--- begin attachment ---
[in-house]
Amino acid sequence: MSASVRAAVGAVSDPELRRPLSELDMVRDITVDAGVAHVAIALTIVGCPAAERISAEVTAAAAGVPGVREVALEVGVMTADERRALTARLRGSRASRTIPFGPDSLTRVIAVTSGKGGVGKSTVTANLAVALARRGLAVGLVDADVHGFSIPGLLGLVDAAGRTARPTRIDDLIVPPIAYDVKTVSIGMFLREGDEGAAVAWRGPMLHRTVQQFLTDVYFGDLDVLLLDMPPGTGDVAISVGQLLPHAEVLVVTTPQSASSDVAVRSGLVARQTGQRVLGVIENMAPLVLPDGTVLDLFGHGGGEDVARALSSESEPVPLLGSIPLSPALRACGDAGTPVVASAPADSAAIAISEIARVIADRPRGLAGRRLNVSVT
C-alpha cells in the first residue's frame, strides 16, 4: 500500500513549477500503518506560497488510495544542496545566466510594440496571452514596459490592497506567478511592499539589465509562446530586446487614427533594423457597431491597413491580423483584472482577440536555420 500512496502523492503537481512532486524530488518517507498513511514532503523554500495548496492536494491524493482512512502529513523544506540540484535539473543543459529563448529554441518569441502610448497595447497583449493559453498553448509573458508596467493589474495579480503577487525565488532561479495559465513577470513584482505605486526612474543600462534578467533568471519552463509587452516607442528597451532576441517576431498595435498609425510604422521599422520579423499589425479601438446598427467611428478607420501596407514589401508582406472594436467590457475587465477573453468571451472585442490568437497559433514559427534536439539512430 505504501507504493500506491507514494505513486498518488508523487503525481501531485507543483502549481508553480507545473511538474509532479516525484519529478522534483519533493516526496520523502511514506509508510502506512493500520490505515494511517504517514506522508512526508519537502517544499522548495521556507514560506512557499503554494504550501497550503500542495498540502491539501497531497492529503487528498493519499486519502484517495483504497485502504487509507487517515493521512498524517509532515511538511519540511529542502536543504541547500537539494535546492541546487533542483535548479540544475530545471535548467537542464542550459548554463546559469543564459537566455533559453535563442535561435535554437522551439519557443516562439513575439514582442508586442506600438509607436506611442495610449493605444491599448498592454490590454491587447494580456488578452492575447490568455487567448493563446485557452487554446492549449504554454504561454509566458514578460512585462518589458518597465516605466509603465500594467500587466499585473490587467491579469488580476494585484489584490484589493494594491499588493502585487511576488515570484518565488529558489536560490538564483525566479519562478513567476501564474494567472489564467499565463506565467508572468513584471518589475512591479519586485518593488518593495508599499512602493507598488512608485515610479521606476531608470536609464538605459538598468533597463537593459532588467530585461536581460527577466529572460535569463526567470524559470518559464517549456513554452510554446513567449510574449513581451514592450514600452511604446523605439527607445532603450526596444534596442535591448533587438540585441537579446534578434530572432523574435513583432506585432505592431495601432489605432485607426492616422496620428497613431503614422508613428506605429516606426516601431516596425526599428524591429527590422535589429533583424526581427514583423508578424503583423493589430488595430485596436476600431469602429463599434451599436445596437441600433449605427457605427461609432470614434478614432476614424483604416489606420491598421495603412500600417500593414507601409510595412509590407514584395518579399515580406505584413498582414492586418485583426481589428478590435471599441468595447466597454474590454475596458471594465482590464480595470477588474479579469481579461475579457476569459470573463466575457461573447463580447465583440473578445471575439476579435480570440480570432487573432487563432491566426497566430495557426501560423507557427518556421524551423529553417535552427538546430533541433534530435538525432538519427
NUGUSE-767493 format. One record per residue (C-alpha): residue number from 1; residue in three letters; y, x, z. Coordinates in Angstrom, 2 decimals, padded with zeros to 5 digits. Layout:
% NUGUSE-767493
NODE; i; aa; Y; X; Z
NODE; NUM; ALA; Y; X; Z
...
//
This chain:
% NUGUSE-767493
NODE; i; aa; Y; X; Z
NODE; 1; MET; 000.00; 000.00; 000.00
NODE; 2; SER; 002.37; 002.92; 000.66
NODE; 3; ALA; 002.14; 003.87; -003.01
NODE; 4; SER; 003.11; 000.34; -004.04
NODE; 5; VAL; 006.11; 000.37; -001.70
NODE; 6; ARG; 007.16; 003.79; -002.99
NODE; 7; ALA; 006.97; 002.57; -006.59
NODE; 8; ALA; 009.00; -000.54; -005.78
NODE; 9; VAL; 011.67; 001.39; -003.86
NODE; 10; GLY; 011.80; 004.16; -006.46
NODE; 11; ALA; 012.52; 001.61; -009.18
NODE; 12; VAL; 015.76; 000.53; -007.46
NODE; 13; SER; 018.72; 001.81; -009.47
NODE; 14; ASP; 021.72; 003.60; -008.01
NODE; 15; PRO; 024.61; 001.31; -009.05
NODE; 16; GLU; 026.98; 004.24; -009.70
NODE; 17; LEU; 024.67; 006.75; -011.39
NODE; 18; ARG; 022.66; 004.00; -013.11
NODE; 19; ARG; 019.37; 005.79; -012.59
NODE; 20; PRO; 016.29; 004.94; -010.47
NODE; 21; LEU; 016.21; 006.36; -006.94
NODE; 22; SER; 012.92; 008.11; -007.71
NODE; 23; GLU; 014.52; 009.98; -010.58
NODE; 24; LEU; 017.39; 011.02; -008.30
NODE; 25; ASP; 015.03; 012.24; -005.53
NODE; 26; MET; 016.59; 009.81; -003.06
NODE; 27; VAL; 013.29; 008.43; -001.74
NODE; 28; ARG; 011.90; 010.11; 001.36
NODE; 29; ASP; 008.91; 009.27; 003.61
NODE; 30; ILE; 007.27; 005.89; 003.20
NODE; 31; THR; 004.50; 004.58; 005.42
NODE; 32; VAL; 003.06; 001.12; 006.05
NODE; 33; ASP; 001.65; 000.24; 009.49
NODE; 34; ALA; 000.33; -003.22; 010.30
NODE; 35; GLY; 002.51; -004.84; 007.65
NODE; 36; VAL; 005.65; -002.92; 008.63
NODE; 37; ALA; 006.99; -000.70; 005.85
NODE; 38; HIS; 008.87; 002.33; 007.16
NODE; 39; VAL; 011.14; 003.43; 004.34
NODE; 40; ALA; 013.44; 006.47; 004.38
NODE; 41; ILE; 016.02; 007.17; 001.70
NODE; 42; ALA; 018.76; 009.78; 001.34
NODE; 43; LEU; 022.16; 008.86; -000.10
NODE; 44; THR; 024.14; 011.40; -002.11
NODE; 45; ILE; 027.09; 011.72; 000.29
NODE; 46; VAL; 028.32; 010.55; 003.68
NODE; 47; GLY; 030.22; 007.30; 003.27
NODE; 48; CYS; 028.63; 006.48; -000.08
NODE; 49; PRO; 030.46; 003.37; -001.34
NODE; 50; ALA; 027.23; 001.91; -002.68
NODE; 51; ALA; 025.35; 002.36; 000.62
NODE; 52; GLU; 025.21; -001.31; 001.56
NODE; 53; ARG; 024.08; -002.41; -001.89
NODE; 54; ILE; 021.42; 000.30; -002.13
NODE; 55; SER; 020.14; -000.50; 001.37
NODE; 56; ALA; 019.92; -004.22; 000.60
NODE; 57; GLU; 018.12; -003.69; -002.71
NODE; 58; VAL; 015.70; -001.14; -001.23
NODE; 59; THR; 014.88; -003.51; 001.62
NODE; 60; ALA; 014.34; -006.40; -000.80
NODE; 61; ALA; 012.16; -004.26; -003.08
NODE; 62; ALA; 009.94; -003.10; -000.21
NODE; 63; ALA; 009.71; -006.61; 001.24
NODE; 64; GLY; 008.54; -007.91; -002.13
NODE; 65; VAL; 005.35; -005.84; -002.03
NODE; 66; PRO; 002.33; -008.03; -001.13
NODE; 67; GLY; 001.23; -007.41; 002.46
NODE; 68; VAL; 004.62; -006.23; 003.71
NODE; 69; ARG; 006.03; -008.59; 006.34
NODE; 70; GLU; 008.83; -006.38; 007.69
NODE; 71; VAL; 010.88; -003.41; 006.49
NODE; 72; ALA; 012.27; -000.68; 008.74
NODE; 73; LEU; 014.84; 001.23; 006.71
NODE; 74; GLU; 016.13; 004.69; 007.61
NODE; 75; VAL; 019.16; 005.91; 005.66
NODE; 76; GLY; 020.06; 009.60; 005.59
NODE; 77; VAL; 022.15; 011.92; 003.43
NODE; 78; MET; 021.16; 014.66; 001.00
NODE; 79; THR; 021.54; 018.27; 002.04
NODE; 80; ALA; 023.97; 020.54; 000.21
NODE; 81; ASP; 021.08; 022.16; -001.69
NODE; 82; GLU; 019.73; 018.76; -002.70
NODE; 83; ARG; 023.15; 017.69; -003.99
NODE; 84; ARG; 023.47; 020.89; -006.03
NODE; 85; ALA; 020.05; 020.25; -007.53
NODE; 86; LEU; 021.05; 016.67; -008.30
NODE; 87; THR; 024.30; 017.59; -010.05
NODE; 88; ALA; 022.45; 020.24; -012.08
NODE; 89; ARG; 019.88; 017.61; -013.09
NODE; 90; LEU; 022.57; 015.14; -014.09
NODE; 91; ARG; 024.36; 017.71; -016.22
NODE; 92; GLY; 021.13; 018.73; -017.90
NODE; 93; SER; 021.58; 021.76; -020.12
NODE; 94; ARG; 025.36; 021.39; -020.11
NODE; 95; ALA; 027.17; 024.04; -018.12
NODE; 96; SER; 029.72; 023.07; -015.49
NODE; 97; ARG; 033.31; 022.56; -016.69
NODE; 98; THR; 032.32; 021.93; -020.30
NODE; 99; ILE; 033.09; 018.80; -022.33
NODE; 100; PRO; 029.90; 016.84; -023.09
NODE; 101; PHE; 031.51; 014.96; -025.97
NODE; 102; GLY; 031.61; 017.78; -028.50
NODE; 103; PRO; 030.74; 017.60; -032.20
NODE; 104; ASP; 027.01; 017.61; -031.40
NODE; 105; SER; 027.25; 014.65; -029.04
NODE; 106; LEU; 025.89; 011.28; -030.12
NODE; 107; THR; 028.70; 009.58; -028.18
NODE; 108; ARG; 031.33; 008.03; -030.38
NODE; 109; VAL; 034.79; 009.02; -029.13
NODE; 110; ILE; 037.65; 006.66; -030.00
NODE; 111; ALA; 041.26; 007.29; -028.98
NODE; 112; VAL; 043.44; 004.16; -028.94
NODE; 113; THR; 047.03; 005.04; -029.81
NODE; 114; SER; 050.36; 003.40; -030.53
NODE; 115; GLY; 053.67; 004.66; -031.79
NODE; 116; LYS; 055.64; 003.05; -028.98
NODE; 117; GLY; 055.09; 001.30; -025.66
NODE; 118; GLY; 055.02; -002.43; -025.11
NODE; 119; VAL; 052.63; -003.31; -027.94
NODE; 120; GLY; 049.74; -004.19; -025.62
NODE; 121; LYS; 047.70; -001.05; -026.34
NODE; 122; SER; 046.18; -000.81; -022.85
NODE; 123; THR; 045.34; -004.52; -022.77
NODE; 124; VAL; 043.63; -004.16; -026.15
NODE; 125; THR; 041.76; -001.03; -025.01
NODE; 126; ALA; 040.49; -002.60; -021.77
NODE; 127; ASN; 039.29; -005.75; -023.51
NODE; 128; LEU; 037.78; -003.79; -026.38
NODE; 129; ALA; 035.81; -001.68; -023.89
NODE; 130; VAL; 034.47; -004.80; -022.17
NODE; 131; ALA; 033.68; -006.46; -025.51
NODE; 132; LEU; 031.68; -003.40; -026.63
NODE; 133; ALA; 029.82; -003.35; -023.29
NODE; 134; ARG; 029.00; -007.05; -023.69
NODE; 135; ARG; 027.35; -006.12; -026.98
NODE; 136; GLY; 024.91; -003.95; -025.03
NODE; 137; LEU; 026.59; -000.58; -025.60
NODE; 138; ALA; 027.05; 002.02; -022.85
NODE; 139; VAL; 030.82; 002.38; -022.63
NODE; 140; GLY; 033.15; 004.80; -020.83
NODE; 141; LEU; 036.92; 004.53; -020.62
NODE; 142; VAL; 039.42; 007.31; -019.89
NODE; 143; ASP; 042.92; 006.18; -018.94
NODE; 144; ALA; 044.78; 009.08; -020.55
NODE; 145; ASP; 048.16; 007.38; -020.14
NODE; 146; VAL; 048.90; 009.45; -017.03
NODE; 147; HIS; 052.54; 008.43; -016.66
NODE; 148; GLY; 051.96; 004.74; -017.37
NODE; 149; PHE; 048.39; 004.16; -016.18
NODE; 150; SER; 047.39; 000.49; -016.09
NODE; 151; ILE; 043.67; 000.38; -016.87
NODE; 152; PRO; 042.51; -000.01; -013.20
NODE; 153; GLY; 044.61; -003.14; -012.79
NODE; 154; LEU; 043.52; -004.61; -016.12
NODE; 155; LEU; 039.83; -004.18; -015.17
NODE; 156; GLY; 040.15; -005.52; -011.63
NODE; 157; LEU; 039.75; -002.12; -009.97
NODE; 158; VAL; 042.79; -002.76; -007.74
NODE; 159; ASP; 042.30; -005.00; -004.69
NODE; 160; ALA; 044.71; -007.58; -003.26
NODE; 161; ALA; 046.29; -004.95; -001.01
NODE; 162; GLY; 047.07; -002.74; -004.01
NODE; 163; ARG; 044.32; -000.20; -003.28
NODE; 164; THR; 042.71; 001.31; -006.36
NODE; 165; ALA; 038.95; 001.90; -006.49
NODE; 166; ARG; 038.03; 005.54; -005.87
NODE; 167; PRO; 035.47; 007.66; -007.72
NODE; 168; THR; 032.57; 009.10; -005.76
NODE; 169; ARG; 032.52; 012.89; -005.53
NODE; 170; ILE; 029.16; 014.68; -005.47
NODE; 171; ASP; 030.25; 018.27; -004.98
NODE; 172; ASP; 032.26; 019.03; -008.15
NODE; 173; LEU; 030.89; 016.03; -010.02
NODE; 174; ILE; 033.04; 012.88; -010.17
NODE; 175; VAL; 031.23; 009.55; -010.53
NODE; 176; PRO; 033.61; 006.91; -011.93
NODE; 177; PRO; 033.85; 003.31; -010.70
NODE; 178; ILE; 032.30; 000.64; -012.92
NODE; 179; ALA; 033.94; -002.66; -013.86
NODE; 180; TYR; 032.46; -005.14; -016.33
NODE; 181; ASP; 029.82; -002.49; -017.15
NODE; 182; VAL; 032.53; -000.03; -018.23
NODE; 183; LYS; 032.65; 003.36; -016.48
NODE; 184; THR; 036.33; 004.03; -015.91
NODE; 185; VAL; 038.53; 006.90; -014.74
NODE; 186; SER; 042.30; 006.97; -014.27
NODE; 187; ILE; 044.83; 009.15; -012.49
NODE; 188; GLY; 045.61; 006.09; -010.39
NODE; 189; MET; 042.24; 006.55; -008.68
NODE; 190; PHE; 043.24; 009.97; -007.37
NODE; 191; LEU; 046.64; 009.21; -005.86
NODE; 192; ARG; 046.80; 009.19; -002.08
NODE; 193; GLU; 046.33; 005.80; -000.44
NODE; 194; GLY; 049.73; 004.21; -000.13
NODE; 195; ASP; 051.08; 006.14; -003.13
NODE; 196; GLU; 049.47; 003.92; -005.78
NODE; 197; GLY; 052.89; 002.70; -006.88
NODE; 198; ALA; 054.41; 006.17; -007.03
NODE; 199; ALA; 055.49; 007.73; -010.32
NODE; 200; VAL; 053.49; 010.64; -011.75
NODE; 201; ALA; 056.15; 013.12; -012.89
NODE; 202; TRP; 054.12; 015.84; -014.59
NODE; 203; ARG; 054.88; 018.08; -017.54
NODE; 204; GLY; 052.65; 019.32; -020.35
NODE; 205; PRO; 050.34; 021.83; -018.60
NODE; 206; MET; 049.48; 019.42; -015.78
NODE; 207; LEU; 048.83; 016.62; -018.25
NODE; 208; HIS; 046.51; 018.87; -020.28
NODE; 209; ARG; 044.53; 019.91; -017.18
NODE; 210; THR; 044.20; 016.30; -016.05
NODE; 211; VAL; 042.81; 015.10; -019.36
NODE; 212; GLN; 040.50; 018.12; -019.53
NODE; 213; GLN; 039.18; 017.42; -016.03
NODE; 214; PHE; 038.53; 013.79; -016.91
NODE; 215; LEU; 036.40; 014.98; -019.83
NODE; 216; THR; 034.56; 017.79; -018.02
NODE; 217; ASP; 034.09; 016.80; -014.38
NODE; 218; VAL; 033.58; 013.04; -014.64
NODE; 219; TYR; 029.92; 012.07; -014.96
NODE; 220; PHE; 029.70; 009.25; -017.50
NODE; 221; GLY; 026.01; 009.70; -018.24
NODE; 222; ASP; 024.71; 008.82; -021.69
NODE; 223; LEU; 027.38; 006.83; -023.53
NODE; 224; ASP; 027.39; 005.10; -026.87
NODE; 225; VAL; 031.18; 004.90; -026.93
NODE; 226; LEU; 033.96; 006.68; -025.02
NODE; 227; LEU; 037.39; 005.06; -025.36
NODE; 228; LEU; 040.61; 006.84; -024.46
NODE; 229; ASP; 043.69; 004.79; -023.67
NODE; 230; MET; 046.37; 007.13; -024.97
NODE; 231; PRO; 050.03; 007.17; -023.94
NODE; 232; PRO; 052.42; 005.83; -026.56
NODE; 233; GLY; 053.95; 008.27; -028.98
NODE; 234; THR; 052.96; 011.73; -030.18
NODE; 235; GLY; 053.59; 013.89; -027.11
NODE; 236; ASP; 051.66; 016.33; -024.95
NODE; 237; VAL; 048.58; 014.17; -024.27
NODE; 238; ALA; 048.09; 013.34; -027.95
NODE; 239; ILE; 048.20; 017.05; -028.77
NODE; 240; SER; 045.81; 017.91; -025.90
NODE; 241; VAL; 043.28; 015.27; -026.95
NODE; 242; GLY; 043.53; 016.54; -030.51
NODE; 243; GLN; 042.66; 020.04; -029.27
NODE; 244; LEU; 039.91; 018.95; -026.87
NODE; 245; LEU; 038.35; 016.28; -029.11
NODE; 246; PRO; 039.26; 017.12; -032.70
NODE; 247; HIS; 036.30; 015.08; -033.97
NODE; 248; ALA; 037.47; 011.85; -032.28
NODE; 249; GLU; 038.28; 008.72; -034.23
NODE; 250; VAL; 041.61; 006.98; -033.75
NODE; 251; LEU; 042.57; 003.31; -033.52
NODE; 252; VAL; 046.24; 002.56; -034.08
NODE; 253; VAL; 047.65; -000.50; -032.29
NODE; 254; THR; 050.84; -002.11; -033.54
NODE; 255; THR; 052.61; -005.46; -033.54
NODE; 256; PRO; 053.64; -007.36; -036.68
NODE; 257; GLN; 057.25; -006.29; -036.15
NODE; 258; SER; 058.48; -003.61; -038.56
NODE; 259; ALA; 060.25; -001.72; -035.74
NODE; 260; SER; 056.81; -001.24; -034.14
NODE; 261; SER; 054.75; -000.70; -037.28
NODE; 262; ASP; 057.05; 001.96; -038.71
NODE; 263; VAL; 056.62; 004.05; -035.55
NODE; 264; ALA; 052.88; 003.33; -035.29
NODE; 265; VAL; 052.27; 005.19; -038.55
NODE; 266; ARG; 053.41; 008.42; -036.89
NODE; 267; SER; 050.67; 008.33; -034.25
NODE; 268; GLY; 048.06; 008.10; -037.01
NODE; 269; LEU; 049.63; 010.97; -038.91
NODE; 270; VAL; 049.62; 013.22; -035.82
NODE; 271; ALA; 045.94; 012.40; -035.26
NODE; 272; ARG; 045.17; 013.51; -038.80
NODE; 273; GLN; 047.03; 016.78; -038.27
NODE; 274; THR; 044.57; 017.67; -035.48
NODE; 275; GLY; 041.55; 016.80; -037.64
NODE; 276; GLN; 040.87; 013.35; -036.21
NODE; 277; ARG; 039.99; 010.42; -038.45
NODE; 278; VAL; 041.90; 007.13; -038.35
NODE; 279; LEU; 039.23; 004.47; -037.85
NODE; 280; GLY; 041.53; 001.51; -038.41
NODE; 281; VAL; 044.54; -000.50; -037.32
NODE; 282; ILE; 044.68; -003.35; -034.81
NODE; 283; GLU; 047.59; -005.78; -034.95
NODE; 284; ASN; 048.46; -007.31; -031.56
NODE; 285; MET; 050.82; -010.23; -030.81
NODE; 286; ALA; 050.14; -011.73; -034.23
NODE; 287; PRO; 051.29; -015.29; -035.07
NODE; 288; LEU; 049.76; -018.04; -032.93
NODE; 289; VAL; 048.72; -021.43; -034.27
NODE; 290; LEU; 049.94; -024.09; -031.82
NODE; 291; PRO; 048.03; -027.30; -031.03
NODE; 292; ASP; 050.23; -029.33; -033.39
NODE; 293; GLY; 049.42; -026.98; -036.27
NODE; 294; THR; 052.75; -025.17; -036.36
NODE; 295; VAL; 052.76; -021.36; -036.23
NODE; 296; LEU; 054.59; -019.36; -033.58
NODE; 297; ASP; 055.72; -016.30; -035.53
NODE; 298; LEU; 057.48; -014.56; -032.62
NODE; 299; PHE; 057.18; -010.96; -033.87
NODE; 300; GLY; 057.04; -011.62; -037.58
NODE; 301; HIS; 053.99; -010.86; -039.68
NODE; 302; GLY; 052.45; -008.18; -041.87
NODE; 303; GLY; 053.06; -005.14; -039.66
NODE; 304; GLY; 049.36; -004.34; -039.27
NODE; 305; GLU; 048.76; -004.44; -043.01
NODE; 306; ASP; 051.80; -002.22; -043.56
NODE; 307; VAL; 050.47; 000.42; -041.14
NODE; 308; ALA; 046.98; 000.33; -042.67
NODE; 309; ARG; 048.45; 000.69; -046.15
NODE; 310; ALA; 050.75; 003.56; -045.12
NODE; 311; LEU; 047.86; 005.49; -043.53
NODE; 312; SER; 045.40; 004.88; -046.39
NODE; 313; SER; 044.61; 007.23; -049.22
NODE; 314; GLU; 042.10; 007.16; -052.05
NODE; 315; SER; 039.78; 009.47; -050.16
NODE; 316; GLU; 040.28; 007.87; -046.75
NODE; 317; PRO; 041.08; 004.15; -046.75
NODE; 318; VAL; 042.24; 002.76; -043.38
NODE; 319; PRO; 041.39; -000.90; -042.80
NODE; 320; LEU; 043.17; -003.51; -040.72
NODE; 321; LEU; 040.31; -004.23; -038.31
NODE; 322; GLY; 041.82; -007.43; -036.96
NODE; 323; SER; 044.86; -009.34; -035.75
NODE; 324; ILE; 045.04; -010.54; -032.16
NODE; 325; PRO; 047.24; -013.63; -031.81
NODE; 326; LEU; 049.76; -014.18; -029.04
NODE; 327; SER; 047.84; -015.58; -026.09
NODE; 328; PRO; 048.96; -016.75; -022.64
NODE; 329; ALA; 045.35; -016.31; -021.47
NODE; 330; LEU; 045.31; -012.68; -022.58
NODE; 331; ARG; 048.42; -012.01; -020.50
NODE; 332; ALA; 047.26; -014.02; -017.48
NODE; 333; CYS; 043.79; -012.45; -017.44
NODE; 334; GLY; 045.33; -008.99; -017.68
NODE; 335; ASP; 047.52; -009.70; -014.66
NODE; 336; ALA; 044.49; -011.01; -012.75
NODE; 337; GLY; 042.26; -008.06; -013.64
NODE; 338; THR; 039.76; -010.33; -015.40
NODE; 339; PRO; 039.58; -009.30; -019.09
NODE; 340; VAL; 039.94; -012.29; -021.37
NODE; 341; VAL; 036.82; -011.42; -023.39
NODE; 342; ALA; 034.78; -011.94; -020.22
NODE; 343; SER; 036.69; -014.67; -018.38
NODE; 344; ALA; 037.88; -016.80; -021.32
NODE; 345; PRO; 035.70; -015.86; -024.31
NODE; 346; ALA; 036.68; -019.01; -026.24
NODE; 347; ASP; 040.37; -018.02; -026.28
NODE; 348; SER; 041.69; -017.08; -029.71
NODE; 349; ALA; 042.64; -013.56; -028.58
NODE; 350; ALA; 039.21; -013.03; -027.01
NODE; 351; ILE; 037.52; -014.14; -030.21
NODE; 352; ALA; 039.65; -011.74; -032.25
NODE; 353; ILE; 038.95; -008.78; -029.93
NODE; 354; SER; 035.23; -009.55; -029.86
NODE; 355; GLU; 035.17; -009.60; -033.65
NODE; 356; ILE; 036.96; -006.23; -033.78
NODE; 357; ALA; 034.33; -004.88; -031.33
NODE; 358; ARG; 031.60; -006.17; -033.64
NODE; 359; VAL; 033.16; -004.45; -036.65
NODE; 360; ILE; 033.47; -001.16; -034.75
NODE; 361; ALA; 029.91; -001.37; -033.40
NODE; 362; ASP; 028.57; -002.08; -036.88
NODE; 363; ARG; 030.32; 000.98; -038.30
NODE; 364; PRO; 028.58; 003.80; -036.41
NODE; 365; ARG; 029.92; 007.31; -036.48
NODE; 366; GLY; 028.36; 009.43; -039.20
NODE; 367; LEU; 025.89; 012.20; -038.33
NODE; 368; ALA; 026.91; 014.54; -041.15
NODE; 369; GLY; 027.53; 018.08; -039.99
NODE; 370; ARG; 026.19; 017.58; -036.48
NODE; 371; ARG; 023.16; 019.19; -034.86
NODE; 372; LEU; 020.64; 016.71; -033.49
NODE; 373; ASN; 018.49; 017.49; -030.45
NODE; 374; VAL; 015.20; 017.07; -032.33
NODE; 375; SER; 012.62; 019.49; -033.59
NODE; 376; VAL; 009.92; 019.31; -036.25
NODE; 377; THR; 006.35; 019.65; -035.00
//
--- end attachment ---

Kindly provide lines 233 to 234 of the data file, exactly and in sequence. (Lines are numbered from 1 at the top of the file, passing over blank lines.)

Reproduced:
NODE; 221; GLY; 026.01; 009.70; -018.24
NODE; 222; ASP; 024.71; 008.82; -021.69